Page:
Assessing landslide potential on coastal bluffs near Mukilteo, Washington—Geologic site characterization for hydrologic monitoring

Open-File Report 2016-1082
Prepared as part of a Technical Assistance Agreement with Sound Transit
By: , and 

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Abstract

During the summer 2015, the U.S. Geological Survey collected geologic and geotechnical data for two sites on coastal bluffs along the eastern shore of Puget Sound, Washington. The U.S. Geological Survey also installed hydrologic instrumentation at the sites and collected specimens for laboratory testing. The two sites are located on City of Mukilteo open-space land and are about 0.6 kilometers apart. The bluffs at each site are approximately 42 meters high, and rise steeply from the shoreline with 32–35° slopes. The more northerly of the two sites occupies an active landslide and is mostly unvegetated. The other site is forested, and although stable during the preparation of this report, shows evidence of historical and potential landslide activity. The slopes of the bluffs at both sites are mantled by a thin, nonuniform colluvium underlain by clay-rich glacial deposits and tills of the Whidbey Formation or Double Bluff Drift. Till consisting of sand, gravel, and cobbles caps the bluffs and rests on finer grained glacial deposits of sand, silt, and clay. These types of different glacial deposits are dense, vertically fractured, and generally have low permeability, but field observations indicate that locally the deposits are sufficiently permeable to allow lateral flow of water along fractures and subhorizontal boundaries between deposits of different texture. Laboratory tests indicate that many of the deposits are highly plastic, with low hydraulic conductivity, and moderate shear strength. Steep slopes combined with the strength and hydraulic characteristics of the deposits leave the bluffs prone to slope instability, particularly during the wet season when infiltrating rainfall changes moisture content, pore-water pressure, and effective stress within the hillslope. The instrumentation was designed to primarily observe rainfall variability and hydrologic changes in the subsurface that can affect stability of the bluffs, and also to compare the hydrologic response between areas where previous landslides have disturbed vegetation and areas where the bluff is apparently more stable and well vegetated.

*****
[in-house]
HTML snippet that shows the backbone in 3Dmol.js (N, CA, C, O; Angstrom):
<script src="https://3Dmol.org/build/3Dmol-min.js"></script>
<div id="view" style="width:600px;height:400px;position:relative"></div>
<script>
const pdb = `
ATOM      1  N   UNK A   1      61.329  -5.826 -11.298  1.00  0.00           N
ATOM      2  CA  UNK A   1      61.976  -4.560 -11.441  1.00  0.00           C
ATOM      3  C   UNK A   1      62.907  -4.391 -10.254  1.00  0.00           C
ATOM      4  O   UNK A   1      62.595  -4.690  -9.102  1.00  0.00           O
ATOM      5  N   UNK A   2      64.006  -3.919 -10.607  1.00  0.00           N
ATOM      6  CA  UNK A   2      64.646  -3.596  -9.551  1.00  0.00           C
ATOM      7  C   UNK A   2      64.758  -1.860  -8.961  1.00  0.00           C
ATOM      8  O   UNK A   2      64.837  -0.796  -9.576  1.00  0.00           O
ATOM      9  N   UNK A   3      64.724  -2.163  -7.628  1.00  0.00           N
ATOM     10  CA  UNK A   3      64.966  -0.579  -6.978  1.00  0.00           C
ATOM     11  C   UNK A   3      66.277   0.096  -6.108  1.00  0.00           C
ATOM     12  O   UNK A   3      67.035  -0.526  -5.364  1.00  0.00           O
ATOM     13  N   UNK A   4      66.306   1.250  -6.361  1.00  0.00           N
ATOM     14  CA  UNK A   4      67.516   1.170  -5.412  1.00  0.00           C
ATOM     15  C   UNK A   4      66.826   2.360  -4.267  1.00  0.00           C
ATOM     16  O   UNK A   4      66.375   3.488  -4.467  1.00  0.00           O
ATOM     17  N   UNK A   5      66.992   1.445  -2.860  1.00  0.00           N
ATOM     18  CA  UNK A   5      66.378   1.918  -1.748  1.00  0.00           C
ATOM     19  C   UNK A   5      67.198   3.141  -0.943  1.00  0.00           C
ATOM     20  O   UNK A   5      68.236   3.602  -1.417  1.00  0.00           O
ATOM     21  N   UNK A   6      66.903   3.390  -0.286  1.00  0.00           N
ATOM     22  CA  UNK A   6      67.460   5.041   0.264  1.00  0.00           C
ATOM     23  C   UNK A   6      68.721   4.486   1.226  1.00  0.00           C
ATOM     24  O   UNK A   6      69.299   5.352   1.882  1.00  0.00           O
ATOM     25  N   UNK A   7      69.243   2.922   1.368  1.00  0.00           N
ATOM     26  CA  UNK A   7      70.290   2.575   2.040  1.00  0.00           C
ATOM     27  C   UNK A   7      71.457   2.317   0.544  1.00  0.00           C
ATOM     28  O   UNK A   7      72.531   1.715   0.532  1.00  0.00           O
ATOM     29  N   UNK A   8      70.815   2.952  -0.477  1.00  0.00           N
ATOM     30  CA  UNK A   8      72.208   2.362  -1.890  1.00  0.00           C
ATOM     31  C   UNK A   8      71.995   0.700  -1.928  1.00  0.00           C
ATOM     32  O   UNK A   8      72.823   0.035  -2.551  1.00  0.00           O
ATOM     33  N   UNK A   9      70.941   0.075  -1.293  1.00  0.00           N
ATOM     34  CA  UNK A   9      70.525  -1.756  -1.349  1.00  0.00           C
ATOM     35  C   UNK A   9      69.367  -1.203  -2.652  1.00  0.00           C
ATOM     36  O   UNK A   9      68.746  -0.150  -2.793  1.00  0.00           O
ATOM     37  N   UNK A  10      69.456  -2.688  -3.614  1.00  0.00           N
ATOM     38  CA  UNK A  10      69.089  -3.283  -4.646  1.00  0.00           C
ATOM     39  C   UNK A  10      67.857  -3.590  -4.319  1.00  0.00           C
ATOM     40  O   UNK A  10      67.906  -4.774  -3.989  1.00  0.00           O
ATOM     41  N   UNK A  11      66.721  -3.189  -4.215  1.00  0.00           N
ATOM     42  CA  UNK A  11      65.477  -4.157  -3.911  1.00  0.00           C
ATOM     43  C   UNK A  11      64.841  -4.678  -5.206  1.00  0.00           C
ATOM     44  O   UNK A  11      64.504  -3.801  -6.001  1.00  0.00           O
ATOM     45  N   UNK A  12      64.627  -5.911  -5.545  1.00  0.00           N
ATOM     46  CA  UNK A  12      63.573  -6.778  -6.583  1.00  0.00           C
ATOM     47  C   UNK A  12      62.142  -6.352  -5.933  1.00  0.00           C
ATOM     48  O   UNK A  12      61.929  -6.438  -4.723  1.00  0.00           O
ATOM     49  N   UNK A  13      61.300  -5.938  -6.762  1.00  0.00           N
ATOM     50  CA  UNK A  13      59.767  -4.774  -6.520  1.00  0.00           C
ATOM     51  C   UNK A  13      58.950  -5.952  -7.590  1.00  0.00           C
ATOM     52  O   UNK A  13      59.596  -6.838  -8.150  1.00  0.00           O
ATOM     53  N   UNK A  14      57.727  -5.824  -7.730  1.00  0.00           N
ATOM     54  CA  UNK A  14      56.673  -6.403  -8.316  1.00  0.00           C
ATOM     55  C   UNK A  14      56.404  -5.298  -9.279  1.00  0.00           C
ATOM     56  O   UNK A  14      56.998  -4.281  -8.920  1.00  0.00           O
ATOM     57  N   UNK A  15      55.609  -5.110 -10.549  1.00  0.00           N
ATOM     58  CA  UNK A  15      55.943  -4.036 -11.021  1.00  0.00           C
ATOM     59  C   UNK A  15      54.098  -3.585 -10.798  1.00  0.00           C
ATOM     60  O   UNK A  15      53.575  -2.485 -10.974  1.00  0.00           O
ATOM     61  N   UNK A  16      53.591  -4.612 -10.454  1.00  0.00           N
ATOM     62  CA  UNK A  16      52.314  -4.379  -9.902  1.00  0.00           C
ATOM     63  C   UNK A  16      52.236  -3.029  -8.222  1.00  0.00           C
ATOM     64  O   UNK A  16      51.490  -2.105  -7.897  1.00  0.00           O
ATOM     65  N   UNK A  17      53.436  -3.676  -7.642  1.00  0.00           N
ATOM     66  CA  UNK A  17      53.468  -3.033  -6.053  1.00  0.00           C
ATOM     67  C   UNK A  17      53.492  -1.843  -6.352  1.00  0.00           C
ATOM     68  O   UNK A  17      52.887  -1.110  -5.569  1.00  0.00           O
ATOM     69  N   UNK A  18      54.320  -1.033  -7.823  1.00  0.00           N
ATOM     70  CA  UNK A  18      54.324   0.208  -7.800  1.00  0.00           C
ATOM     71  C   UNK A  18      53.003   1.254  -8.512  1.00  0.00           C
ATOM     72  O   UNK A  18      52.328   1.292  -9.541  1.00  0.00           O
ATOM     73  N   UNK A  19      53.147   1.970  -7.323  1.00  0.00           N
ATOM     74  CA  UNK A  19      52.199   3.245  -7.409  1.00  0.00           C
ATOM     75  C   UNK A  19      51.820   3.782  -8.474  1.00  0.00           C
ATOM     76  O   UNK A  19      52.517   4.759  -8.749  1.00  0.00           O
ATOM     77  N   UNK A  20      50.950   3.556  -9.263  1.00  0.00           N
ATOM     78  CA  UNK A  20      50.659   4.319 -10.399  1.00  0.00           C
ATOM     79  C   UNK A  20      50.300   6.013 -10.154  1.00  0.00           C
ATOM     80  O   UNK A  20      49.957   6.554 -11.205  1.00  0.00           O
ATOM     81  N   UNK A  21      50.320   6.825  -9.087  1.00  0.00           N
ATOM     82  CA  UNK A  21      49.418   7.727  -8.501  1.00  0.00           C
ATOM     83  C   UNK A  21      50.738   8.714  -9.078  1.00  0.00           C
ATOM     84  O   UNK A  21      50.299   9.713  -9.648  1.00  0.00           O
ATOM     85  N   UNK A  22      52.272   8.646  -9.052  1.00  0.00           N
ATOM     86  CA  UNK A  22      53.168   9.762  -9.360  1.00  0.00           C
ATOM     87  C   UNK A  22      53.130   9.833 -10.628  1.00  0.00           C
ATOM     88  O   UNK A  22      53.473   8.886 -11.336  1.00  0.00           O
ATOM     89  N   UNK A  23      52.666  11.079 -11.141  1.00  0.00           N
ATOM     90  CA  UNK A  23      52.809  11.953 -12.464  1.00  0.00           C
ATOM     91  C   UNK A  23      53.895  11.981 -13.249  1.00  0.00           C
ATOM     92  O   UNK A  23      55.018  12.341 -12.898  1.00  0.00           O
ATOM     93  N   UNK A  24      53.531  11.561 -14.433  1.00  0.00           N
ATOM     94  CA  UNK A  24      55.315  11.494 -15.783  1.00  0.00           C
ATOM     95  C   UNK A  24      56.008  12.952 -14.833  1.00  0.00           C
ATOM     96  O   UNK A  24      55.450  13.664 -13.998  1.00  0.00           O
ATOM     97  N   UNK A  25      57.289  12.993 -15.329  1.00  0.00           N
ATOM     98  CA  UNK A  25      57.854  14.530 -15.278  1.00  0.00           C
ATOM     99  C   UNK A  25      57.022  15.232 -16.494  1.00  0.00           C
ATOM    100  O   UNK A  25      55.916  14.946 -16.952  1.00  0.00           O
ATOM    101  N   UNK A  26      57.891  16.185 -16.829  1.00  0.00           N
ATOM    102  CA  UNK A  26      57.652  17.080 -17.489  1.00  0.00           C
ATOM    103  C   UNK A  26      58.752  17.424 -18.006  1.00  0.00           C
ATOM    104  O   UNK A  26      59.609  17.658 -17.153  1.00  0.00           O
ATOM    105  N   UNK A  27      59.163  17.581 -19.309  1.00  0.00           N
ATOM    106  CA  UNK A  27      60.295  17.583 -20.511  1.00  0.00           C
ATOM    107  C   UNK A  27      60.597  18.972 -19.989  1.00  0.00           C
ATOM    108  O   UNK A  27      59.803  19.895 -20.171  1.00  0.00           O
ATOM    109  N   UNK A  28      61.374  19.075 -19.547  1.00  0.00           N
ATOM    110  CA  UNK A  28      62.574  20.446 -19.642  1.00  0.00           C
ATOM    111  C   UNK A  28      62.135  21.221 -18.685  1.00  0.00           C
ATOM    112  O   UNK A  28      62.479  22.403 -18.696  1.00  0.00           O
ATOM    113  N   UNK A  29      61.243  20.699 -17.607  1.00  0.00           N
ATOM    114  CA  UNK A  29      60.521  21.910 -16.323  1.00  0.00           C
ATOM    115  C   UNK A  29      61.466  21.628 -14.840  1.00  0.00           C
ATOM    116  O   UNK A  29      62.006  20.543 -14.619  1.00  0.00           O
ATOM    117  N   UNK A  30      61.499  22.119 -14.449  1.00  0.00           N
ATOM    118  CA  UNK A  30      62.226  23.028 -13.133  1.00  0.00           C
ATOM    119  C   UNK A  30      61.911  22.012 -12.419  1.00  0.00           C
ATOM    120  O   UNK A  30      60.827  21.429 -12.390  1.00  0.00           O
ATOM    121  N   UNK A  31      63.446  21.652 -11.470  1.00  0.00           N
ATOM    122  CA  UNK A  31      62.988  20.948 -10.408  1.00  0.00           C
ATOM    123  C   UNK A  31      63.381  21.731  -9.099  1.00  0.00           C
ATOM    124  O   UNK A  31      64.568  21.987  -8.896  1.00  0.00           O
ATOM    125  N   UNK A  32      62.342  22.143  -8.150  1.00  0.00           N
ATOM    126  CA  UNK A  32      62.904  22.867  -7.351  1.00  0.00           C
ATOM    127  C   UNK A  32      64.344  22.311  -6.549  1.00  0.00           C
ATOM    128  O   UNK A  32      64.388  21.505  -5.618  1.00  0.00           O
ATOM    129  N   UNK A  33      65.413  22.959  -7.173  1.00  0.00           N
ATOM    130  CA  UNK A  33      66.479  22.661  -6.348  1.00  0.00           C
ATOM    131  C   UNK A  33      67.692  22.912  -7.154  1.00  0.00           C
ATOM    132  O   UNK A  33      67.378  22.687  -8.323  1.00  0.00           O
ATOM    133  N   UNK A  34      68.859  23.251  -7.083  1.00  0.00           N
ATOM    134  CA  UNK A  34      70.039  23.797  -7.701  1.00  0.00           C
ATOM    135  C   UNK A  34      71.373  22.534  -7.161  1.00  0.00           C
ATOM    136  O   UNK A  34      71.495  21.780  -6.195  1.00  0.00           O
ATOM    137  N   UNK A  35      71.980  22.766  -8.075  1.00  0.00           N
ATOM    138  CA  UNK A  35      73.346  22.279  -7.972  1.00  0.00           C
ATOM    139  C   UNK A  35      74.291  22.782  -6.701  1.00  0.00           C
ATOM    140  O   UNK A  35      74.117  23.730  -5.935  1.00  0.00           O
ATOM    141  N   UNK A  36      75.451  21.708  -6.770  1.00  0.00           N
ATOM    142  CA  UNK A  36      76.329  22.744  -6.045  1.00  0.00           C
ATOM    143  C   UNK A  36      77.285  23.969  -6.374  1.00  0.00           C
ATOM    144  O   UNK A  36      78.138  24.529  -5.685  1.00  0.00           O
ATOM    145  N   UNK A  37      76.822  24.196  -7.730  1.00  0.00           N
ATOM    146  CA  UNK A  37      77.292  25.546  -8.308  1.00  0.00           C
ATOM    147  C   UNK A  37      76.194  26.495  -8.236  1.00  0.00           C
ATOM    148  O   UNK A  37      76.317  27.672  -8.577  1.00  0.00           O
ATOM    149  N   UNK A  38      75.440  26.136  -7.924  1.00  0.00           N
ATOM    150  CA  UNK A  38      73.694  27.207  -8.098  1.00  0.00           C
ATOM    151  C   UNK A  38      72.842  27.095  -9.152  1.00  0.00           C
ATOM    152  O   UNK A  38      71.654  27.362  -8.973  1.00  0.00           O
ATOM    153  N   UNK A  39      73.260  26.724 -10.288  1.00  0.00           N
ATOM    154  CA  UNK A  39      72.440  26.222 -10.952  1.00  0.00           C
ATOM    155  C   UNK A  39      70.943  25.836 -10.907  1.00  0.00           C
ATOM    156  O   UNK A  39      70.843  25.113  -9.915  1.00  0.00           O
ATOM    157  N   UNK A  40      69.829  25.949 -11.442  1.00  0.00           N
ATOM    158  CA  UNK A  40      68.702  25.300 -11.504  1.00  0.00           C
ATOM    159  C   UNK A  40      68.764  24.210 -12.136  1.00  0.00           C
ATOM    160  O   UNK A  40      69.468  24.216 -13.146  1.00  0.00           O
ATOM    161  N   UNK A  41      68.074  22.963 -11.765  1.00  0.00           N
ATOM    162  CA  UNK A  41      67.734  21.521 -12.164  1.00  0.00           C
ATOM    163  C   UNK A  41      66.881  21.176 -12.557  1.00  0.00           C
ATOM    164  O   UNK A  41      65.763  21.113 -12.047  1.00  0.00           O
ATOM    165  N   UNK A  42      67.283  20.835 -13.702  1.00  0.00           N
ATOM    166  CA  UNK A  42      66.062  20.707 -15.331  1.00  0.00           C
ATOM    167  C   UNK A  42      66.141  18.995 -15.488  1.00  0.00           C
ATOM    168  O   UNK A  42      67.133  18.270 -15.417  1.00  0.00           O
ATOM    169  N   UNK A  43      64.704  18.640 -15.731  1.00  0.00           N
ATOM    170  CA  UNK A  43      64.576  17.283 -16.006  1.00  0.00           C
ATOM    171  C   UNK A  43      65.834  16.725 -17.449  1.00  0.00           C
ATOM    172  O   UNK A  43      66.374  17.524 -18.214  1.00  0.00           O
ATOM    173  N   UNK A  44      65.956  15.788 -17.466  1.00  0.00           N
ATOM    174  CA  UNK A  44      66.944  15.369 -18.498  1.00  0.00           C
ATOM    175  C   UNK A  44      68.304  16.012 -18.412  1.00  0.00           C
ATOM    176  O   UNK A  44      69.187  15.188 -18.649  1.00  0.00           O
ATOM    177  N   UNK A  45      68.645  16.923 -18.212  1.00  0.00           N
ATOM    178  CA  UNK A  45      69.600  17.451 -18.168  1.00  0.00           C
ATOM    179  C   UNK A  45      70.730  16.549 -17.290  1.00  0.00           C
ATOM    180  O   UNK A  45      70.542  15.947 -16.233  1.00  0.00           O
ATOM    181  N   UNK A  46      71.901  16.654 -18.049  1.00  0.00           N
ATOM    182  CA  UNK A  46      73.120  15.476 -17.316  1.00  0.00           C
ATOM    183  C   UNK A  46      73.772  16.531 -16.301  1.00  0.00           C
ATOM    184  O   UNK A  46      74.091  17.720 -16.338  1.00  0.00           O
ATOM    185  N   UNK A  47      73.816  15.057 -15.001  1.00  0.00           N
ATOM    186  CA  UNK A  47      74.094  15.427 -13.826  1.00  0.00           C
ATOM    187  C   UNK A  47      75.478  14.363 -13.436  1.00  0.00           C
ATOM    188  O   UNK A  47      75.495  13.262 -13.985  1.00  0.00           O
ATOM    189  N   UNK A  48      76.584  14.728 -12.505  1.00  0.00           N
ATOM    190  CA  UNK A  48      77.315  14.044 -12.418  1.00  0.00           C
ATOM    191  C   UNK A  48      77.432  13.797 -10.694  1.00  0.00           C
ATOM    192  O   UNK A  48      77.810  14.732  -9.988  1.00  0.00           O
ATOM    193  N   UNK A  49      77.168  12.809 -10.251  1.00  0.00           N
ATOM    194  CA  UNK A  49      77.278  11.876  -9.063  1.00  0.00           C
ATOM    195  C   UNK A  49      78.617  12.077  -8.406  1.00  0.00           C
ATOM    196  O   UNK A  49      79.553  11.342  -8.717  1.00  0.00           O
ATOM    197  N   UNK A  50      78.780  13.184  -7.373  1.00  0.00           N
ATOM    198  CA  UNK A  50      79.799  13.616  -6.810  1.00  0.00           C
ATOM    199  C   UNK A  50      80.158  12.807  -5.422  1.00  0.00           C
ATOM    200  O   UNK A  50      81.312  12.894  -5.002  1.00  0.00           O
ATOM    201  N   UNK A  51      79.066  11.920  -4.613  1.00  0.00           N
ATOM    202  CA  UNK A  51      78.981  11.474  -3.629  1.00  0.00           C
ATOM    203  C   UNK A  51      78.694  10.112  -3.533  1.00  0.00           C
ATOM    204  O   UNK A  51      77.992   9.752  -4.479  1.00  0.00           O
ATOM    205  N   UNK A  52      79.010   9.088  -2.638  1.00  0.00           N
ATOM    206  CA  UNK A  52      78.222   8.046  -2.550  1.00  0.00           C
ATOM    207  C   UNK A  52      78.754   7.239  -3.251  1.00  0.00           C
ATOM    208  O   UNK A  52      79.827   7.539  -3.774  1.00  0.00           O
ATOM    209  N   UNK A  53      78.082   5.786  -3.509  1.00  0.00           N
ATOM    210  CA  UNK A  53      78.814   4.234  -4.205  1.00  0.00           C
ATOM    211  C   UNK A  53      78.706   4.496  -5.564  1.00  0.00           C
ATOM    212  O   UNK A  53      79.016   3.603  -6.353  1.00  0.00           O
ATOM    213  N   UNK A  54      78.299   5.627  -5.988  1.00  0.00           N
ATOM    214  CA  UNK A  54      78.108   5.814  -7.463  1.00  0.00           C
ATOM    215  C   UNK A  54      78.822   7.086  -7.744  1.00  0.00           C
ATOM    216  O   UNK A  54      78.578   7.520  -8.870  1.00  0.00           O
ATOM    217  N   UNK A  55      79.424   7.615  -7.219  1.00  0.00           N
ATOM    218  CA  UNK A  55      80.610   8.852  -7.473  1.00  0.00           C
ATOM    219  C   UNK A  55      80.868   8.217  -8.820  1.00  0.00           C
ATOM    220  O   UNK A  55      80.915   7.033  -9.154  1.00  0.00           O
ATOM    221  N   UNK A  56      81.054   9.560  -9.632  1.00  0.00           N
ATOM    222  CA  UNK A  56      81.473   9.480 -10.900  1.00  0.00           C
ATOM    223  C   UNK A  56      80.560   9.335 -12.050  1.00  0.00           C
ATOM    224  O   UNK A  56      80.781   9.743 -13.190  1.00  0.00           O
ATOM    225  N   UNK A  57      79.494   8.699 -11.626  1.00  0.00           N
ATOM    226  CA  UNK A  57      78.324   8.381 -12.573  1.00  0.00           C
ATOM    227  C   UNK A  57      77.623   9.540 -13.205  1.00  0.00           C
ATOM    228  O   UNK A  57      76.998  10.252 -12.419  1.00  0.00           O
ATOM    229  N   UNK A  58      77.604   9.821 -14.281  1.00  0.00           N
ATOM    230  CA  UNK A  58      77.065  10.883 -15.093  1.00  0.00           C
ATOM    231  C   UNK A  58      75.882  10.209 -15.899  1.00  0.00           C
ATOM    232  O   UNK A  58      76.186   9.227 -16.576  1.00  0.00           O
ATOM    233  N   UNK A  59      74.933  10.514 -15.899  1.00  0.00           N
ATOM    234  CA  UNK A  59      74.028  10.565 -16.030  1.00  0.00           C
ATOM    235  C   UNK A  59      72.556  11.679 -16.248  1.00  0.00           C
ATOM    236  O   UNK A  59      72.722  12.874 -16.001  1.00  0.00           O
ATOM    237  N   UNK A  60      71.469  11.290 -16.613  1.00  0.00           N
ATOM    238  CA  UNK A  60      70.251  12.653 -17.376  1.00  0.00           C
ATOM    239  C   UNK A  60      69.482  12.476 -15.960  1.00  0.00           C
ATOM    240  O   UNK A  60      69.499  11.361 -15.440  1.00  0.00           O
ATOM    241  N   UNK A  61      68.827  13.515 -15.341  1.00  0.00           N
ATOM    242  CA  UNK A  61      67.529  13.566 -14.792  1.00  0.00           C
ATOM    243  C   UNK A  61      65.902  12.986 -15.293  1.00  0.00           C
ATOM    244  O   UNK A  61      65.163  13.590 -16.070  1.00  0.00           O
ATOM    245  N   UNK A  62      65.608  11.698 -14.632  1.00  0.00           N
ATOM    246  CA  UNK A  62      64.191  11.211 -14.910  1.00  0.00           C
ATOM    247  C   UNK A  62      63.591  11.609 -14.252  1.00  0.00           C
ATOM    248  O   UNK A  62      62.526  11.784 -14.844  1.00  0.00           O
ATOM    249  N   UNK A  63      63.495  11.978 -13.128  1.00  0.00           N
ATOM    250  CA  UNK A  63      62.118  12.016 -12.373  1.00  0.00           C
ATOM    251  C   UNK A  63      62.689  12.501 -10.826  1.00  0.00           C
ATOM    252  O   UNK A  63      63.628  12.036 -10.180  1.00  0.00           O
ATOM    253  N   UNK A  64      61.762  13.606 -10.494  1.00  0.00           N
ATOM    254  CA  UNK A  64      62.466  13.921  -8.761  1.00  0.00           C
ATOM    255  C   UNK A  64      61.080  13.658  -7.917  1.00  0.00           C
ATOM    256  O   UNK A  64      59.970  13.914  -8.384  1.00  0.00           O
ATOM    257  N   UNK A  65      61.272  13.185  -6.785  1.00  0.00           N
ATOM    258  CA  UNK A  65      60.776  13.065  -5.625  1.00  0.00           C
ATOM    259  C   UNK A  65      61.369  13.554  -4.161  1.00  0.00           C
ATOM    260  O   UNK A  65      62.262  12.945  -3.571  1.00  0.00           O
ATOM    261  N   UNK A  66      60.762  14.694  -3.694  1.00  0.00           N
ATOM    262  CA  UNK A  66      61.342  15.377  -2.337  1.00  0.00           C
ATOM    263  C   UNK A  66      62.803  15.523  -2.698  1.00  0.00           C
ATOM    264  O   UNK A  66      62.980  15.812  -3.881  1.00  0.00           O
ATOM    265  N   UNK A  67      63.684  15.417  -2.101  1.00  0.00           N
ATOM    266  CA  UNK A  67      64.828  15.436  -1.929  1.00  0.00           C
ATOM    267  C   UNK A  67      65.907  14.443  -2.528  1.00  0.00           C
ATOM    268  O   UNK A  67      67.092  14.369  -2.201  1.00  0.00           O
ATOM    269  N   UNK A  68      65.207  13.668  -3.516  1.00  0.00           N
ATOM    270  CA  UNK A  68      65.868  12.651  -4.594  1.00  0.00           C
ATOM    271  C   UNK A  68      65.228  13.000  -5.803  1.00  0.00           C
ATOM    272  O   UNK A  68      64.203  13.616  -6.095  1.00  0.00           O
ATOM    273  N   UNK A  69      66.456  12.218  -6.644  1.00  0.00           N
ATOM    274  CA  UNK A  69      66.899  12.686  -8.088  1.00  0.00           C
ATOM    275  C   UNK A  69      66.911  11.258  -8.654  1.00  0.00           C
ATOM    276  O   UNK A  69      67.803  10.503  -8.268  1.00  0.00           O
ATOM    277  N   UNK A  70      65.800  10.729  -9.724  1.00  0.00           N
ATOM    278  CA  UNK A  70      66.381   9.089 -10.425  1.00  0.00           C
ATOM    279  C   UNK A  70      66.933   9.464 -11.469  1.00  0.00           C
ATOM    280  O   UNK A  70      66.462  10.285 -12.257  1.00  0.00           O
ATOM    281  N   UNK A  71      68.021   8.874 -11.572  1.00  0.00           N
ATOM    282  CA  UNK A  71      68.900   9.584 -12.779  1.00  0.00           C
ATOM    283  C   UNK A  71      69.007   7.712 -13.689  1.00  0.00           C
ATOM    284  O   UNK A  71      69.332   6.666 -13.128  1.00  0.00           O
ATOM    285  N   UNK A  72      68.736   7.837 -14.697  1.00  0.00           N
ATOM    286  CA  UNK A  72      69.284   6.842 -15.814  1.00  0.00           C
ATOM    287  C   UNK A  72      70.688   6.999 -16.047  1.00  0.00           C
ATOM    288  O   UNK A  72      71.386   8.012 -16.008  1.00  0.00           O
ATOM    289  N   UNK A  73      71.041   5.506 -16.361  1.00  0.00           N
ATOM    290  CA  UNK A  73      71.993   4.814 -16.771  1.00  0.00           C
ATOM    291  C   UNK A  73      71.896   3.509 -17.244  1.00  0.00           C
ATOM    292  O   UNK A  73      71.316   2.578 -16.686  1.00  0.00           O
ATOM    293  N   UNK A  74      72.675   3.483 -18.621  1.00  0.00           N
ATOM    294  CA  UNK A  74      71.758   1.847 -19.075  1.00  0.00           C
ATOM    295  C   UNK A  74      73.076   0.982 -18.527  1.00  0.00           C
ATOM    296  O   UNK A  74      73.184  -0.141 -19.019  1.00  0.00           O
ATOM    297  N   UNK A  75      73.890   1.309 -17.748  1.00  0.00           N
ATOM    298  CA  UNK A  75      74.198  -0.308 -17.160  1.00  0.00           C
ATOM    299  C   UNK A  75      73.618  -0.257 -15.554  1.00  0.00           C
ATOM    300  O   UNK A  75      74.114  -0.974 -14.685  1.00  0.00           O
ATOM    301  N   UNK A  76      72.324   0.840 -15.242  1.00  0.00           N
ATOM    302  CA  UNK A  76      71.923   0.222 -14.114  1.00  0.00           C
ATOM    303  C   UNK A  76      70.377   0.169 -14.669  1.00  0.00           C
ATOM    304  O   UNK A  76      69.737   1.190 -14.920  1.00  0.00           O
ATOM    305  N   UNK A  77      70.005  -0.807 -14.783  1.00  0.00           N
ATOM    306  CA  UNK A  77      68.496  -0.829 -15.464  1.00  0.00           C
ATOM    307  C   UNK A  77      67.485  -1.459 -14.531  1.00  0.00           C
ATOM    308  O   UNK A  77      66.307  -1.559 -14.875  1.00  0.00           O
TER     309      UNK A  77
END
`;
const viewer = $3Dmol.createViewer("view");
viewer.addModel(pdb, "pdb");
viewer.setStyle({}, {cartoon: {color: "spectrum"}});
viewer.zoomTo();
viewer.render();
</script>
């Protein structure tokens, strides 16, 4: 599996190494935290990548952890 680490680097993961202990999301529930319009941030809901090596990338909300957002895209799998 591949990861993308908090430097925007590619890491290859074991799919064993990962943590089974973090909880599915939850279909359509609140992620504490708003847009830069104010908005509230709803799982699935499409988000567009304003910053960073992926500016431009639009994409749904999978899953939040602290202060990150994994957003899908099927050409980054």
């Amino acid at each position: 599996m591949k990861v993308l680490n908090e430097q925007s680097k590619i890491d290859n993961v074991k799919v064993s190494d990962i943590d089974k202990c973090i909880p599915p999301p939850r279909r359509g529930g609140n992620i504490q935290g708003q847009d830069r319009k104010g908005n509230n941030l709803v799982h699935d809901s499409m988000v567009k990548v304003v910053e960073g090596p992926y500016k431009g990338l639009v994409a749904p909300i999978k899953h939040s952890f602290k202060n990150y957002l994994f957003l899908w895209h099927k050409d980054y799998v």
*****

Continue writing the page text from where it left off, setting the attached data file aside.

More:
Suggested Citation

Mirus, B.B., Smith, J.B., Stark, Benjamin, Lewis, York, Michel, Abigail, and Baum, R.L., 2016, Assessing landslide potential on coastal bluffs near Mukilteo, Washington—Geologic site characterization for hydrologic monitoring: U.S. Geological Survey Open-File Report 2016–1082, 28 p., http://dx.doi.org/10.3133/ofr20161082.

ISSN: 2331-1258 (online)

Study Area

Table of Contents

  • Preface
  • Acknowledgments
  • Abstract
  • Introduction
  • Geologic Site Conditions
  • Field Instrumentation
  • Laboratory Analyses of Colluvium and Glacial Sediments
  • Discussion
  • Summary
  • References

Additional publication details

Publication type Report
Publication Subtype USGS Numbered Series
Title Assessing landslide potential on coastal bluffs near Mukilteo, Washington—Geologic site characterization for hydrologic monitoring
Series title Open-File Report
Series number 2016-1082
DOI 10.3133/ofr20161082
Year Published 2016
Language English
Publisher U.S. Geological Survey
Publisher location Reston VA
Contributing office(s) Geologic Hazards Science Center
Description Report: vi, 34 p. HTML Document: Data Release
First page 1
Last page 28
Country United States
State Washington
Other Geospatial Puget Sound
Online Only (Y/N) Y
Additional Online Files (Y/N) N